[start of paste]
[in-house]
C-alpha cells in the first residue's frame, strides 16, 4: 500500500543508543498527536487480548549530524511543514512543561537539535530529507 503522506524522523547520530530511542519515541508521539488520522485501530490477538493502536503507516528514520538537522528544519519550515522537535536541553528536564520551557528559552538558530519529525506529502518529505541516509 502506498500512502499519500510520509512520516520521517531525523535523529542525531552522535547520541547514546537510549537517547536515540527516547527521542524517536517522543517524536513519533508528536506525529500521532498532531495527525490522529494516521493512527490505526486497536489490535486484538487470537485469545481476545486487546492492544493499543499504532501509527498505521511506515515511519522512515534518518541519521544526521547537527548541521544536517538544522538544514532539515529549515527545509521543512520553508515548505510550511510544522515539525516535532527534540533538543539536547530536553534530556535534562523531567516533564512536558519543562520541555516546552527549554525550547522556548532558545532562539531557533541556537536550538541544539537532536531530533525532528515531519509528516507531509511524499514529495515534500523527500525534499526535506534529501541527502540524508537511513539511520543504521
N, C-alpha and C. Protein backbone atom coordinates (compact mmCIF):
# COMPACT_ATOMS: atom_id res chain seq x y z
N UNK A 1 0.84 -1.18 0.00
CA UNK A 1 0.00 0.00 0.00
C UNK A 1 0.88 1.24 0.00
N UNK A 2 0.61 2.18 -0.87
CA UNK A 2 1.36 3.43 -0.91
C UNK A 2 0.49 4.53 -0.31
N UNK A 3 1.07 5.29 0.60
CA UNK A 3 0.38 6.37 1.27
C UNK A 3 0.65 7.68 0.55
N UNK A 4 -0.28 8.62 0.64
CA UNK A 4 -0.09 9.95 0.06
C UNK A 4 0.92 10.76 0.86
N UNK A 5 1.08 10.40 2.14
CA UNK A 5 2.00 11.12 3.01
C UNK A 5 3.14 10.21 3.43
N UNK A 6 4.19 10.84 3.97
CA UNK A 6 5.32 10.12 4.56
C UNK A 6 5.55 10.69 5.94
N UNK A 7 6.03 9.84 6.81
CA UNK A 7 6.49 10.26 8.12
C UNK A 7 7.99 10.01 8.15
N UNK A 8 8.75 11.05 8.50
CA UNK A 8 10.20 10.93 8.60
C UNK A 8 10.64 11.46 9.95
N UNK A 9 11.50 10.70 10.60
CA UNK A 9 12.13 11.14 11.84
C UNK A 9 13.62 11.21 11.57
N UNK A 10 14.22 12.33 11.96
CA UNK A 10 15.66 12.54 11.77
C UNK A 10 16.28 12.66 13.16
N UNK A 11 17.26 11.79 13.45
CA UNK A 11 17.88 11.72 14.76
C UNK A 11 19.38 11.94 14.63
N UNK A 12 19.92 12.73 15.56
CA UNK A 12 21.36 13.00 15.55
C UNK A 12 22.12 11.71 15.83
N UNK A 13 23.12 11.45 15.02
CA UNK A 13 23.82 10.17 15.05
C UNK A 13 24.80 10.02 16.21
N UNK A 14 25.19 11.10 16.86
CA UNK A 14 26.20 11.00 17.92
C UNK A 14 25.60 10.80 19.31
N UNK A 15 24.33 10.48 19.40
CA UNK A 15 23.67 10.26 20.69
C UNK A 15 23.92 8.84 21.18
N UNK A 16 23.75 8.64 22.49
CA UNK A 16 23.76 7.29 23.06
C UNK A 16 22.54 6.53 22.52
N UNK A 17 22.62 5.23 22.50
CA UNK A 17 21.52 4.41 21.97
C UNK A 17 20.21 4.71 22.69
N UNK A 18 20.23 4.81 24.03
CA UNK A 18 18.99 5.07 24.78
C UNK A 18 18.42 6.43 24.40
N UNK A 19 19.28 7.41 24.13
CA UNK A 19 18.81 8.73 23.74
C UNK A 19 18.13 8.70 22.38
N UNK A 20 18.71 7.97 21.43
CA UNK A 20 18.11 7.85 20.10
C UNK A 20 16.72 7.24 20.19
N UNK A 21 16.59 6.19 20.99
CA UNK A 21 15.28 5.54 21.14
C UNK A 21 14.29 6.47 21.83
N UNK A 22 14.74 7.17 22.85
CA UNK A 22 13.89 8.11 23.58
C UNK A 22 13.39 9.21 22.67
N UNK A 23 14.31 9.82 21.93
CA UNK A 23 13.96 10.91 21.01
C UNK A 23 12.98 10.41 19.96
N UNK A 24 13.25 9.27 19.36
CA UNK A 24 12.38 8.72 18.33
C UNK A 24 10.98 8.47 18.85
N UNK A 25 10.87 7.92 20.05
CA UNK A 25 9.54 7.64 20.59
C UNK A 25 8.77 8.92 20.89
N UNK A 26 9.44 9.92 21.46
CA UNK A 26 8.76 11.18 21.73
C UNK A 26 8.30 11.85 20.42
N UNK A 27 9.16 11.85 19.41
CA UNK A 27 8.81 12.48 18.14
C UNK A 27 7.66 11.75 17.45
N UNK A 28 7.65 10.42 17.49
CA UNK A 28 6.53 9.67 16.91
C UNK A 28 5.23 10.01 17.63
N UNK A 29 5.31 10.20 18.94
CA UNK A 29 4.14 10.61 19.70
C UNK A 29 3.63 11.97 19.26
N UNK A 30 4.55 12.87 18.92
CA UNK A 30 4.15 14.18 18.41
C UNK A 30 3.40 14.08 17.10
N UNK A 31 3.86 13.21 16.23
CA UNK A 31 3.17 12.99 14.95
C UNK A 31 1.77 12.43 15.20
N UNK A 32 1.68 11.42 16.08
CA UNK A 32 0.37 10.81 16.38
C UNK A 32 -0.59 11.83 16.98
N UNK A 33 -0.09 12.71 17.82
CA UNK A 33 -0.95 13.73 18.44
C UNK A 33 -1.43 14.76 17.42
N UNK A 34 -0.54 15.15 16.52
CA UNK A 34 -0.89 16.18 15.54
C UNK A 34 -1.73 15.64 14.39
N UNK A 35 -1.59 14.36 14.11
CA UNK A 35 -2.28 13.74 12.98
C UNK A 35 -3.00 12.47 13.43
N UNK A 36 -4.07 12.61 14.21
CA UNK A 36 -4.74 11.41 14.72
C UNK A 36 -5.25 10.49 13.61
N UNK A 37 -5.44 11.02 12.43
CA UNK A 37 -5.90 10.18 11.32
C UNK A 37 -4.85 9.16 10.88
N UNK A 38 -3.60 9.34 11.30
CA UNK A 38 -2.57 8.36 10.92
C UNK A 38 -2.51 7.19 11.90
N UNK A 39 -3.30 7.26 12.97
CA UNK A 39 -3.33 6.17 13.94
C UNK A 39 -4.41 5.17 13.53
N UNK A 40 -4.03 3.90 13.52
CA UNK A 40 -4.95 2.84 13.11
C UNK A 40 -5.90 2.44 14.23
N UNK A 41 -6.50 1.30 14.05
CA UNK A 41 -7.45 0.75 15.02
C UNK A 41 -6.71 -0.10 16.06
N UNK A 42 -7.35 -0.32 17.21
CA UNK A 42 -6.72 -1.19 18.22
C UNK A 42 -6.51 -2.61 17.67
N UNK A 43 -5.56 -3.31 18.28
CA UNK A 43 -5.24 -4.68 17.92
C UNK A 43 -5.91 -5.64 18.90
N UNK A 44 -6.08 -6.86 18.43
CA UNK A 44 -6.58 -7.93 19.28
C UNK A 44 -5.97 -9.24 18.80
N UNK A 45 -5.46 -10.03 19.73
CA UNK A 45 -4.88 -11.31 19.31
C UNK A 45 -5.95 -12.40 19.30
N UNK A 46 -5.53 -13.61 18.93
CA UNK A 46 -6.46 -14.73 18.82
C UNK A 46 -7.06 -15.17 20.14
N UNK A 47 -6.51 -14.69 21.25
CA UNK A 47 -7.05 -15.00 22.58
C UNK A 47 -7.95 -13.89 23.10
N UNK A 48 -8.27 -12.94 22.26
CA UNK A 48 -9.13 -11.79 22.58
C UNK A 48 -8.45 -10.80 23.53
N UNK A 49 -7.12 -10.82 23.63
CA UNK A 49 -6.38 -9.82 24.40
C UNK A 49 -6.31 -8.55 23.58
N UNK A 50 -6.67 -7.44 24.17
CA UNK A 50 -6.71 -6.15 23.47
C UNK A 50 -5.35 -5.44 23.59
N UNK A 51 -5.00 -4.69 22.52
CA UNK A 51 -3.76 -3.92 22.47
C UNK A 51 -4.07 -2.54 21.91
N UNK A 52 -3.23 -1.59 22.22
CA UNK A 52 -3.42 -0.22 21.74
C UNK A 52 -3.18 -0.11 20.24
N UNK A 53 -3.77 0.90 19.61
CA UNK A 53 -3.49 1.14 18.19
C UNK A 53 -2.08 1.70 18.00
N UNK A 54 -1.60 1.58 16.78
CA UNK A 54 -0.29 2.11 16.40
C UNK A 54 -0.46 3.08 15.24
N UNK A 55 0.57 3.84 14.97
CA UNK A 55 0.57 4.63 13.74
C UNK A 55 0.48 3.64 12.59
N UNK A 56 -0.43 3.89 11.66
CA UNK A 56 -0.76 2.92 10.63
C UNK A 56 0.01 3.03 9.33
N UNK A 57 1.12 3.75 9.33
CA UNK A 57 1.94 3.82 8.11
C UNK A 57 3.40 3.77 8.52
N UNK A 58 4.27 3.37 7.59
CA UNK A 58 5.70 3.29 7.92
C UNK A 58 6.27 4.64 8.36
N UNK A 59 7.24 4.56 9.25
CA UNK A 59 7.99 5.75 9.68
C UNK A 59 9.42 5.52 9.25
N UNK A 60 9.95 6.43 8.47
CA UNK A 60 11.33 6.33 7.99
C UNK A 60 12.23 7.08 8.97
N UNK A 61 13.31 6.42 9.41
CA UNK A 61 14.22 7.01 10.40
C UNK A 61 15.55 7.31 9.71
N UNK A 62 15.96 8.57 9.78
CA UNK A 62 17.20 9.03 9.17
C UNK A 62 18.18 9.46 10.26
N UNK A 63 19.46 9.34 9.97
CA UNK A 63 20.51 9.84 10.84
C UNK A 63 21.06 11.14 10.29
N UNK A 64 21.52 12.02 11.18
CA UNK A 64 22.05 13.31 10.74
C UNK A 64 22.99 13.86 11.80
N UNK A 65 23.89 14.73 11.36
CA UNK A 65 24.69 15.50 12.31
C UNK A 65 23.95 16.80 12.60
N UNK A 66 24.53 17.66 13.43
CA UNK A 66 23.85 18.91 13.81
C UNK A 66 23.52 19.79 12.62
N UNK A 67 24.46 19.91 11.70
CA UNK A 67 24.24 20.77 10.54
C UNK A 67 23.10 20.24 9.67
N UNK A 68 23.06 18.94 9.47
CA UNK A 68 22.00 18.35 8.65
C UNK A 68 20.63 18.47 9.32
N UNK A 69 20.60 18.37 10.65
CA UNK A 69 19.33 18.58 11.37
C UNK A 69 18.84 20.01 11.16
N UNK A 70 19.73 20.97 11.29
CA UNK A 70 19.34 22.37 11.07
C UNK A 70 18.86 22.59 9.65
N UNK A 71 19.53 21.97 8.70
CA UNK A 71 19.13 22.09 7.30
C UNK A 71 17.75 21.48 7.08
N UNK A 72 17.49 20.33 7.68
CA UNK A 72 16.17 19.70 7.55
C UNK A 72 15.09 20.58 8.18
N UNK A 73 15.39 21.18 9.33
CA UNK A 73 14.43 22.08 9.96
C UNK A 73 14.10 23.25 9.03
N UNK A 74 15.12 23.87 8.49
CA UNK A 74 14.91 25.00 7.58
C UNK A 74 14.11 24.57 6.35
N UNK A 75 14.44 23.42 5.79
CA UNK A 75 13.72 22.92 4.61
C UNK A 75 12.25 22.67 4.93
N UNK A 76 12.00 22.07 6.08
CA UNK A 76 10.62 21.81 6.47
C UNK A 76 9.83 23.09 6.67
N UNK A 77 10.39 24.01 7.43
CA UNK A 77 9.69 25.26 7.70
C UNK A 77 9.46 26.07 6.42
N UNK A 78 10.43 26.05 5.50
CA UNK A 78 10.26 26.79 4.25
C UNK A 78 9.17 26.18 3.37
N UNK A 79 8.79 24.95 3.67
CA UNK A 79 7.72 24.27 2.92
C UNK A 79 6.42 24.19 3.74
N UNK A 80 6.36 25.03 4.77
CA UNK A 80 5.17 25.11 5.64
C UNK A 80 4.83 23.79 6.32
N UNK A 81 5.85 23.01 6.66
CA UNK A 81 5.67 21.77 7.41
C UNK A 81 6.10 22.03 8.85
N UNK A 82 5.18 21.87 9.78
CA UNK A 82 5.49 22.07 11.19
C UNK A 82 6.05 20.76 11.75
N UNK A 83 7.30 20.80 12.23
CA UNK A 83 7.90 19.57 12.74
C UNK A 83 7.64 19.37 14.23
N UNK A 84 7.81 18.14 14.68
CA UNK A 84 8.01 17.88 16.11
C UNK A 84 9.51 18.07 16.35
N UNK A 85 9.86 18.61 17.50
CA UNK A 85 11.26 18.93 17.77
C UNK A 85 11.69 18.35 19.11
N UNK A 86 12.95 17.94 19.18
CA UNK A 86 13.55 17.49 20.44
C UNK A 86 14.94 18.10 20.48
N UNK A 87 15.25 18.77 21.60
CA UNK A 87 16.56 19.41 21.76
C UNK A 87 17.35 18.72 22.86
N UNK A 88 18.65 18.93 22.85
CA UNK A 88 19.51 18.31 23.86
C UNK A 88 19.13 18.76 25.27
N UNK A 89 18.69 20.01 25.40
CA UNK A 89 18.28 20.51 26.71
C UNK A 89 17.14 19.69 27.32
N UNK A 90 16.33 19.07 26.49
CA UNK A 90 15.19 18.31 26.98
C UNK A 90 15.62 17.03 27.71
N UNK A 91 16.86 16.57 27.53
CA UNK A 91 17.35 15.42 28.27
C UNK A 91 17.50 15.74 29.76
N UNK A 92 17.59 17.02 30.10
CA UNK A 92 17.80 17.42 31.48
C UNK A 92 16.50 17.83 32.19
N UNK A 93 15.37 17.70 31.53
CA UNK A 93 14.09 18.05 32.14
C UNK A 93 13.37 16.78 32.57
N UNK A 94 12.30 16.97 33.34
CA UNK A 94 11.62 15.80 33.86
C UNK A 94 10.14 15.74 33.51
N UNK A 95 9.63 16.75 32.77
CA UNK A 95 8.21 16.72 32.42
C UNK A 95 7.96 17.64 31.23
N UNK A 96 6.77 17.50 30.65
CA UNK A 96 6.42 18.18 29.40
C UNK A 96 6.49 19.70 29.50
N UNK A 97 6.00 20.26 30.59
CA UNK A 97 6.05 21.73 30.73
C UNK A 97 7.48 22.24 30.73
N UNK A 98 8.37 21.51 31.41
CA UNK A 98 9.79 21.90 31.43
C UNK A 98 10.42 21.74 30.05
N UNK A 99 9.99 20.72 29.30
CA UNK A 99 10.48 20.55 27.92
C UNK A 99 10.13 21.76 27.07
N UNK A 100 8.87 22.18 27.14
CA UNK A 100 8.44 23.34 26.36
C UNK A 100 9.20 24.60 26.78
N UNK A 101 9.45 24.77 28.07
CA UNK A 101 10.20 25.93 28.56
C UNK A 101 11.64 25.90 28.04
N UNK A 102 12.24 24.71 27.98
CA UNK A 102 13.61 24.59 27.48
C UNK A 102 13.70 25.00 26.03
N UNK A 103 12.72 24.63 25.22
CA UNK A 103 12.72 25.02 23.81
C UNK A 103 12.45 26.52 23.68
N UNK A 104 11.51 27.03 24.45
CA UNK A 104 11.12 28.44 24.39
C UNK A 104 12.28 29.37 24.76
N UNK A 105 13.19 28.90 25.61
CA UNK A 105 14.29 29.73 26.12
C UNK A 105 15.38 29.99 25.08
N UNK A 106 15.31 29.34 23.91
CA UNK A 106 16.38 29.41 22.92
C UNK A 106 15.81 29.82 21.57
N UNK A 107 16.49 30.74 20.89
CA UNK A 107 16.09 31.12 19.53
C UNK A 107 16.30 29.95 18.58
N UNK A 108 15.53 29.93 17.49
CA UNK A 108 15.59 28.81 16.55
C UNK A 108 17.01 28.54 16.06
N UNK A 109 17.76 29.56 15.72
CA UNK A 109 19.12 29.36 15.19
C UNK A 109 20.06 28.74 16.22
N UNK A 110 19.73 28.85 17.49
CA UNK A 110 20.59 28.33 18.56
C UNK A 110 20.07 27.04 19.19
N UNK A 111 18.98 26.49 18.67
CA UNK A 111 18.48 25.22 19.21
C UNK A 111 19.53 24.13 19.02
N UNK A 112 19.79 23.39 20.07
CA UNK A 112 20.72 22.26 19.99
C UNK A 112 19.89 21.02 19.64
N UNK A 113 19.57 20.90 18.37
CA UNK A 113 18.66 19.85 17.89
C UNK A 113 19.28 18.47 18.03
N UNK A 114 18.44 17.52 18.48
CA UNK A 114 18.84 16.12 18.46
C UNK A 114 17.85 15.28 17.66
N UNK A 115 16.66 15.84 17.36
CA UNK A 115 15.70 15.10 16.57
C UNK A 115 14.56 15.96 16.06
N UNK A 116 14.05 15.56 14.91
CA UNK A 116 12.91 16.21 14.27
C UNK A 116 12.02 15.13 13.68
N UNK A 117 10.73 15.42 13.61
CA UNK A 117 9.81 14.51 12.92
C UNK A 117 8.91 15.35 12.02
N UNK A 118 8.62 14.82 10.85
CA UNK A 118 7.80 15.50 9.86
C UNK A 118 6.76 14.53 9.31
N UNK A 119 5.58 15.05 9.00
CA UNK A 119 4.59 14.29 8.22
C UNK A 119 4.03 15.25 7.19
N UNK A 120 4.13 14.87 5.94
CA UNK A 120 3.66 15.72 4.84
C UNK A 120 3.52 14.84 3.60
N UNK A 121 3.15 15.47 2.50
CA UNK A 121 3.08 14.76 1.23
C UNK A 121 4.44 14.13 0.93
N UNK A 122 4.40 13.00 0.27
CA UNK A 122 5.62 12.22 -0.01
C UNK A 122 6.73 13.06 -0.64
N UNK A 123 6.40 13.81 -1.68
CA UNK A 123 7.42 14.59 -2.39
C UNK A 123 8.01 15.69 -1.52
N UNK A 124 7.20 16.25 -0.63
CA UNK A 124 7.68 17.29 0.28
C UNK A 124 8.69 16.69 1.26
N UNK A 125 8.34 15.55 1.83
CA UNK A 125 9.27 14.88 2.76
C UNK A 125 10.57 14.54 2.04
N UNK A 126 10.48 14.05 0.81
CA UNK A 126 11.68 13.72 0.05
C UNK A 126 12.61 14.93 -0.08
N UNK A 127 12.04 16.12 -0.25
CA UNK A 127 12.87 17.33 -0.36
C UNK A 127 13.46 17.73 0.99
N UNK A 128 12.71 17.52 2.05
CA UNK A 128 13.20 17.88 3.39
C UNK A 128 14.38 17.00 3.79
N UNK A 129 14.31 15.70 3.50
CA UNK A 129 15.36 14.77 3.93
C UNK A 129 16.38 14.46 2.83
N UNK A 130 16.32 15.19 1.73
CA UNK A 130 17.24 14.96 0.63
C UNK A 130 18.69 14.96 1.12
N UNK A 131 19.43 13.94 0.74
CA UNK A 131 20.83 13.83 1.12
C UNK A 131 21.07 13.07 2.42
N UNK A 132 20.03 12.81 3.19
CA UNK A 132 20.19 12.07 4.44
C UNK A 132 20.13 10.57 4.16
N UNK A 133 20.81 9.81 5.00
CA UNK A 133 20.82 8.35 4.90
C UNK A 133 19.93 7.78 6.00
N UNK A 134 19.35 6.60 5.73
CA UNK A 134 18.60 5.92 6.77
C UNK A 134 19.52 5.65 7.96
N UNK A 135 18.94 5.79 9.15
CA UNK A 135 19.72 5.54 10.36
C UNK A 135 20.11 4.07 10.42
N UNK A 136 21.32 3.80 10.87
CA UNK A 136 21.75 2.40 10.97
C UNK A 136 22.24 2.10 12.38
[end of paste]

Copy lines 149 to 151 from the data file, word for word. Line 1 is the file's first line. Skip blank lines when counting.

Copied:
N UNK A 49 -7.12 -10.82 23.63
CA UNK A 49 -6.38 -9.82 24.40
C UNK A 49 -6.31 -8.55 23.58